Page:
Jake Gyllenhaal

SPIDER-MAN: FAR FROM HOME proves Marvel’s formula-breaking *is* their formula

You know when people say “don’t watch this one unless you’ve seen the last one”? Well, that statement may just peak with Spider-Man: Far From Home, particularly when it comes to the Marvel Cinematic Universe.

The ‘one’ in particular isn’t even the previous solo Spider-Man film, 2017’s Homecoming, because the MCU has changed the game when it comes to how sequels work. Homecoming introduced the supporting characters in Peter Parker’s direct orbit but Jon Watts’ precious picture was neither Tom Holland’s first bow as the character, and Homecoming serves as an important part of the ongoing, overarching narrative in the first era of the MCU which concluded recently with the ‘one’ I am talking about – Avengers: Endgame. That’s the film you need to have seen before Far From Home as Watts’ Spider-Man film serves as an extended epilogue to the epic conclusion to the Infinity Saga, not to mention a coda to that first, decade-spanning era.

Far From Home is about the legacy of an era which reinvented exactly what the ‘superhero movie’ was. Marvel Studios, under Kevin Feige’s aegis, took the formula and tropes we had come to know and understand from the previous three decades since 1978’s seminal first Superman adaptation, through a legion of Batman movies and beyond, and subverted them pretty much from the get-go. Robert Downey Jr’s Iron Man didn’t spend half a dozen films hiding his identity as Bruce Wayne did – he came out and told the world right at the end of his origin story. The MCU interweaved characters and narratives to develop the first ongoing, television-style serialised structure in cinematic history. Along the way it brewed up broad comedy, epic action, science-fiction and half a dozen other genres—often within the same films—inside which the traditional ‘superhero’ nestled.

What we have seen in previous Marvel pictures before Endgame, and which Far From Home makes abundantly clear, is that Marvel’s self-aware subversion of that formula has *become* their formula itself.


Velvet Buzzsaw (2019)

Trawling through Film Twitter, it was a surprise to see one particular reviewer suggest they had been informed that Velvet Buzzsaw was a cross between The Neon Demon and Nocturnal Animals. That is lending Dan Gilroy’s picture more praise than, frankly, it deserves.

In some respects, they are all bedfellows, certainly when it comes to the visual juxtaposition of horror, sex and art. Gilroy’s film lacks, however, the operatic eeriness of Nocturnal Animals or the visually arresting palette of Nicolas Winding Refn’s (admittedly somewhat overhyped) The Neon Demon. What they all share is a critique of the world of art and performance, with Velvet Buzzsaw particularly taking a sideswipe at the critique of art critique itself. Gilroy isn’t unloading death wish fulfilment on the creators, rather those who profit *from* artistic creation; critics, gallery owners and agents, all more interested in fame and fortune than what the art *means*.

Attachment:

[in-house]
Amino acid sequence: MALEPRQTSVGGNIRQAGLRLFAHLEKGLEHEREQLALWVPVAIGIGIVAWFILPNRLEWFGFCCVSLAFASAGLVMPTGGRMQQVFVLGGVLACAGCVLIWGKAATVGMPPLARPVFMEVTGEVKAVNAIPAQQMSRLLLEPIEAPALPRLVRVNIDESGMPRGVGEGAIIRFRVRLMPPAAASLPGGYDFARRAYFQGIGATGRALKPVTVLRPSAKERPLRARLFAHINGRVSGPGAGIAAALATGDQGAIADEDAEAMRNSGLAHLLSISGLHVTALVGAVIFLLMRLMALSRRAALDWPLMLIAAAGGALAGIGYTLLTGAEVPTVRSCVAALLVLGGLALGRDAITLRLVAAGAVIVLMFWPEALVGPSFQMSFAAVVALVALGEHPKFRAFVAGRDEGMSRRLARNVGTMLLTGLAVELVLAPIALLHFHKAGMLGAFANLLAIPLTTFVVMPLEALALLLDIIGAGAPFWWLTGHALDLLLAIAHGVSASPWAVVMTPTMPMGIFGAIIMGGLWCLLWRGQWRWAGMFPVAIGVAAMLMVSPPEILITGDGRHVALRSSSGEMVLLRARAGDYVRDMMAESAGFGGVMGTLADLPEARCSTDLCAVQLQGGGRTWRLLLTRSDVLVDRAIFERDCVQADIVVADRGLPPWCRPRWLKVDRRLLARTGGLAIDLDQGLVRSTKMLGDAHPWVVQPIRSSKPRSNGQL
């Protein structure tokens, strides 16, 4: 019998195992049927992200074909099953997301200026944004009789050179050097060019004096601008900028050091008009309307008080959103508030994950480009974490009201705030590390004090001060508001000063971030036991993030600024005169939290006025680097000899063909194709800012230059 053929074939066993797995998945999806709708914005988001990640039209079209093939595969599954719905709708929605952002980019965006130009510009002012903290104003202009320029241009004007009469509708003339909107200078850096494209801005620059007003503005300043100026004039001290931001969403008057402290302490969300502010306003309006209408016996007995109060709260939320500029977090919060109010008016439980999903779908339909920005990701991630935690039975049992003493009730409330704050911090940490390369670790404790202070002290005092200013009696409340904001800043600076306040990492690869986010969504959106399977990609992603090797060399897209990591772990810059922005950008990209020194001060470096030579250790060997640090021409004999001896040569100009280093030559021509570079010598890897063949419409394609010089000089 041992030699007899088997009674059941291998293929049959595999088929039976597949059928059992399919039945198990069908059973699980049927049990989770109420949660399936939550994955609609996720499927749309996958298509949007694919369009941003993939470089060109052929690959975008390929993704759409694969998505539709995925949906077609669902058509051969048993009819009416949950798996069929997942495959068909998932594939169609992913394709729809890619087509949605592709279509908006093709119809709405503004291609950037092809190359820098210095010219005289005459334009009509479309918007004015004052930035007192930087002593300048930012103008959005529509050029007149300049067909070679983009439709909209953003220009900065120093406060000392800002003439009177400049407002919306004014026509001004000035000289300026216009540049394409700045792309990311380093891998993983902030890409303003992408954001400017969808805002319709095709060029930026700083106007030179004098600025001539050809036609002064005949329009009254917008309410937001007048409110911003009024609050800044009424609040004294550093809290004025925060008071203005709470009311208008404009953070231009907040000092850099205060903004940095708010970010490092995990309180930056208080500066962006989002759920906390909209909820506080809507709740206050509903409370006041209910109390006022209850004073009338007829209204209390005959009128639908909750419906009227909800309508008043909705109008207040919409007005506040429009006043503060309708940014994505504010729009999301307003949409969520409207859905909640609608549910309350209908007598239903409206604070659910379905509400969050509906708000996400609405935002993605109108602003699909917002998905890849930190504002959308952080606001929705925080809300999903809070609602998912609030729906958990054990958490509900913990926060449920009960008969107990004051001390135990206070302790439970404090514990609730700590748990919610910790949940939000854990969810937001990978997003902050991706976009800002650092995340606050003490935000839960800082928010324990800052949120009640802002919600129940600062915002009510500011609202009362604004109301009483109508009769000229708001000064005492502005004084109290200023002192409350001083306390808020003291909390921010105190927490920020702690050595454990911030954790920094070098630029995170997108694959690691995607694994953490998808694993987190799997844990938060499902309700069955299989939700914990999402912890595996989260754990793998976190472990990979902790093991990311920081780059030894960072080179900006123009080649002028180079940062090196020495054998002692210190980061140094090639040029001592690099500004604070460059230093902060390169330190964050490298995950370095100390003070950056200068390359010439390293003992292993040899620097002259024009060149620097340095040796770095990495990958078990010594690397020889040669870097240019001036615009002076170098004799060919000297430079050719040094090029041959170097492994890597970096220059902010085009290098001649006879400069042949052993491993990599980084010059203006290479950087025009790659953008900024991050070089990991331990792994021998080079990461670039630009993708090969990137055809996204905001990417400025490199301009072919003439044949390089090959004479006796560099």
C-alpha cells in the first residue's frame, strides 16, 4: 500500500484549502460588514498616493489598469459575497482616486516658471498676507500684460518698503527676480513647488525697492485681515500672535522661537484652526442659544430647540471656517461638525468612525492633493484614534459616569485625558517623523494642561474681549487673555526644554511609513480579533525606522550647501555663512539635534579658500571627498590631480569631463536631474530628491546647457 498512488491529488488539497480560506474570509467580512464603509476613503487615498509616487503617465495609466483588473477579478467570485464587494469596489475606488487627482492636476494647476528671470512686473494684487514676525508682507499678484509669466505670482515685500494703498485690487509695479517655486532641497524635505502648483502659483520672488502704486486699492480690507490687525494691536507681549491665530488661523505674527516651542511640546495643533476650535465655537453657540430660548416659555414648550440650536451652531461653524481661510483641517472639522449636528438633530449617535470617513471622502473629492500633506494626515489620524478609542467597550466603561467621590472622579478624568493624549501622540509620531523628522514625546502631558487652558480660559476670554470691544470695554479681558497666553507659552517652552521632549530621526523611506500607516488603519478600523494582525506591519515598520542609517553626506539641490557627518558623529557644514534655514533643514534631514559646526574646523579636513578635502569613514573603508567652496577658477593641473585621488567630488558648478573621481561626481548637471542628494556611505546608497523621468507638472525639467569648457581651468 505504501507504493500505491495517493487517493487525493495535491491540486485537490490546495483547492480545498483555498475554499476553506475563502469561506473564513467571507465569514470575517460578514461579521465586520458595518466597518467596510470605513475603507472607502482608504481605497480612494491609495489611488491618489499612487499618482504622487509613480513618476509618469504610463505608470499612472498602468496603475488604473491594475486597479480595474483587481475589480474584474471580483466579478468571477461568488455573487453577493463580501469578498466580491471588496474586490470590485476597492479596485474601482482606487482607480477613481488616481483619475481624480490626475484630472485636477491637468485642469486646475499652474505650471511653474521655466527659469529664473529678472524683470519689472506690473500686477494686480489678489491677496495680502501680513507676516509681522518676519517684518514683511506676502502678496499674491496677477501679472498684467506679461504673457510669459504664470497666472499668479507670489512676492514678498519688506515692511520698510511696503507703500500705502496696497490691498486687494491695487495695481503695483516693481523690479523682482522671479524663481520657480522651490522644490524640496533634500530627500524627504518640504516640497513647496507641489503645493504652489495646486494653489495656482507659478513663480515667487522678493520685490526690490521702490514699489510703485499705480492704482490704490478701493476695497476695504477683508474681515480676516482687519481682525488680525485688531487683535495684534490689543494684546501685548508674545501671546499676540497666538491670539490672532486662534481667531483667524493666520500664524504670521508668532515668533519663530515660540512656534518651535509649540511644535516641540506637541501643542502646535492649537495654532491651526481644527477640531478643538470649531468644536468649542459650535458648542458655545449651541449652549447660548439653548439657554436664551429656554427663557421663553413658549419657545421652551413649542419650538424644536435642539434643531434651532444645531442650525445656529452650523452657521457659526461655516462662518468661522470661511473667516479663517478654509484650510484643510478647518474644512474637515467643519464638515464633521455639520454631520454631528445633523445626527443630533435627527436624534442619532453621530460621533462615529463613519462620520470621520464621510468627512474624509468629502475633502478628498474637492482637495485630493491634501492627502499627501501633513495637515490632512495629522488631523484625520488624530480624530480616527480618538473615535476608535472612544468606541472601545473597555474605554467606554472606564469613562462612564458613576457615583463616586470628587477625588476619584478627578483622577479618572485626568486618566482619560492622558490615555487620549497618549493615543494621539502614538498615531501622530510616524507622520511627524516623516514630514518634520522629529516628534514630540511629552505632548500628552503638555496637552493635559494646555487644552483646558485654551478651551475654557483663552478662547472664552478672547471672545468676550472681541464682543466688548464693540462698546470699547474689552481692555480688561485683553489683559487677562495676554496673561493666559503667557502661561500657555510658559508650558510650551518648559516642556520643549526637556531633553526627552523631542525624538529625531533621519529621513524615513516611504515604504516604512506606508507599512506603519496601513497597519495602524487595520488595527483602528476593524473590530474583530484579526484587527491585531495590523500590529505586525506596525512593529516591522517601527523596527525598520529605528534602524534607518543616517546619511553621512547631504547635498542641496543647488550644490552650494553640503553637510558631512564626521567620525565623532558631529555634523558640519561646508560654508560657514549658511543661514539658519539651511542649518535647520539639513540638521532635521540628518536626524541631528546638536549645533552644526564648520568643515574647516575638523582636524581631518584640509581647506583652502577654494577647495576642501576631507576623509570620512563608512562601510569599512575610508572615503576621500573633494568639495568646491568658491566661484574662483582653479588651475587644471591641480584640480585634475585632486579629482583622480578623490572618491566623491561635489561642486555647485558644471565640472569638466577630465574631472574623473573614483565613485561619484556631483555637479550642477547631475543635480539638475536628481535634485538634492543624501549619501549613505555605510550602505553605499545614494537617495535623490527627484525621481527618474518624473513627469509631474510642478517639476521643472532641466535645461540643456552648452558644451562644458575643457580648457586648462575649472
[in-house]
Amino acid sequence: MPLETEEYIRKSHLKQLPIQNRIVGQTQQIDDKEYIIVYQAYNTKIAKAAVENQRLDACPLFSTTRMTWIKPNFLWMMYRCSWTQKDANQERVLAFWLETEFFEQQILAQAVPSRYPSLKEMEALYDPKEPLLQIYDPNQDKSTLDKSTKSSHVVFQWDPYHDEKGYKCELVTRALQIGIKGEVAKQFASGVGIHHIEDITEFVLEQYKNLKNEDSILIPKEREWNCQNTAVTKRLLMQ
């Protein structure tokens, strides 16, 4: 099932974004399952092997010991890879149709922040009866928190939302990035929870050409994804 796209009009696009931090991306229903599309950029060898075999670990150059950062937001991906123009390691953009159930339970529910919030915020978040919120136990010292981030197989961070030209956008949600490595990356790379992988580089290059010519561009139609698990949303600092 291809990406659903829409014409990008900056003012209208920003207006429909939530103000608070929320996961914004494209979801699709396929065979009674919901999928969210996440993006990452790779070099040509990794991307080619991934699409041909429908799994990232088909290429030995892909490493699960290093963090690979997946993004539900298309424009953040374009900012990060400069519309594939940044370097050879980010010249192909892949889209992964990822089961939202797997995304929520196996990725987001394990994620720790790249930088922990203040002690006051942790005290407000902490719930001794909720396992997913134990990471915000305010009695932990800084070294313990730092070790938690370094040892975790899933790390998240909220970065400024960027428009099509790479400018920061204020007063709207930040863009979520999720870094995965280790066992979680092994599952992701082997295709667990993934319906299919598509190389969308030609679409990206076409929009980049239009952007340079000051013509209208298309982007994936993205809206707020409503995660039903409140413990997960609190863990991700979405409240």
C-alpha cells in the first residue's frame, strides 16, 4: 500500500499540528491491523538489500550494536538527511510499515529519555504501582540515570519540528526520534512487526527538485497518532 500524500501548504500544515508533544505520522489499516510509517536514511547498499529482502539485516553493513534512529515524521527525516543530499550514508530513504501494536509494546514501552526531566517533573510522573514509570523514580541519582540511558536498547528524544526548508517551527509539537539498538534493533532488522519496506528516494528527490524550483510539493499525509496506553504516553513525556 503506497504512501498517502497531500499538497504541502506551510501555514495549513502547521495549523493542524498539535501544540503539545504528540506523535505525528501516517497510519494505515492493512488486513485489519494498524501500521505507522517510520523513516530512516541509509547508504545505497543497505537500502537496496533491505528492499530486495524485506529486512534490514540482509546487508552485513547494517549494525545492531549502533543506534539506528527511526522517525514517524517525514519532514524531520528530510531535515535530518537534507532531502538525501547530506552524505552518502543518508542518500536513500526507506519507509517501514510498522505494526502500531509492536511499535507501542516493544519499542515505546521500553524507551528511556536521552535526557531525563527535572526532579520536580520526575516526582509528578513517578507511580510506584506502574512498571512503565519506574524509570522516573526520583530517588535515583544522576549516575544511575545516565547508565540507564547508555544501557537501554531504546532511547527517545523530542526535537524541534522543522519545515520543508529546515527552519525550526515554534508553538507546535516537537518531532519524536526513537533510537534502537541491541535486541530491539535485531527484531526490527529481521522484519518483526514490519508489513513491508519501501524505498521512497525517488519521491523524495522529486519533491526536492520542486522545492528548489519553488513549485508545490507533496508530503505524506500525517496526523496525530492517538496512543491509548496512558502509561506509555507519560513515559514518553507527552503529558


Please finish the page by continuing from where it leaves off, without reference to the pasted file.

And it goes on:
Okja (2017)

Okja managed to court more controversy than it probably deserves when it premiered at the 2017 Cannes Film Festival on the big screen, thanks to the fact it was bankrolled by Netflix for a streaming release rather than a theatrical one. Cannes-goers, as elitist as usual, wanted their pound of reactionary flesh but the simple truth is that Okja isn’t a film worth anyone getting their knickers in a twist over.

From the mind of Bong Joon-Ho, a South Korean filmmaker known primarily for films that haven’t experienced major UK cinematic releases such as Snowpiercer, The Host and Mother, Okja is a curiosity which attempts to fuse the emotional bond between children and animals normally reserved for Pixar in their animation, with a level of Korean fast-paced farce, jet black humour and more than a little anti-corporate, anti-GM foods sermonising. As you might expect, its an unusual blend which, in the end, struggles to gel together and deliver a cohesive whole.

Okja nonetheless has a great deal to like. Tilda Swinton, a co-producer on the film, kicks things off in barnstorming fashion as Lucy Mirando, the new head of the Mirando Corporation, which a glitzy and shiny corporate presentation which presents the central concept. Attempting to tackle the issue of a world steadily running out of food thanks to global warming and Western consumption largely, Mirando scientists develop a series of ‘super-pigs’ which will be reared by pastoral farmers across the world for 10 years before the best is presented, very publicly, for the slaughter. The rationale is simple: feed millions, give people good tasting pork, and make a ton of money.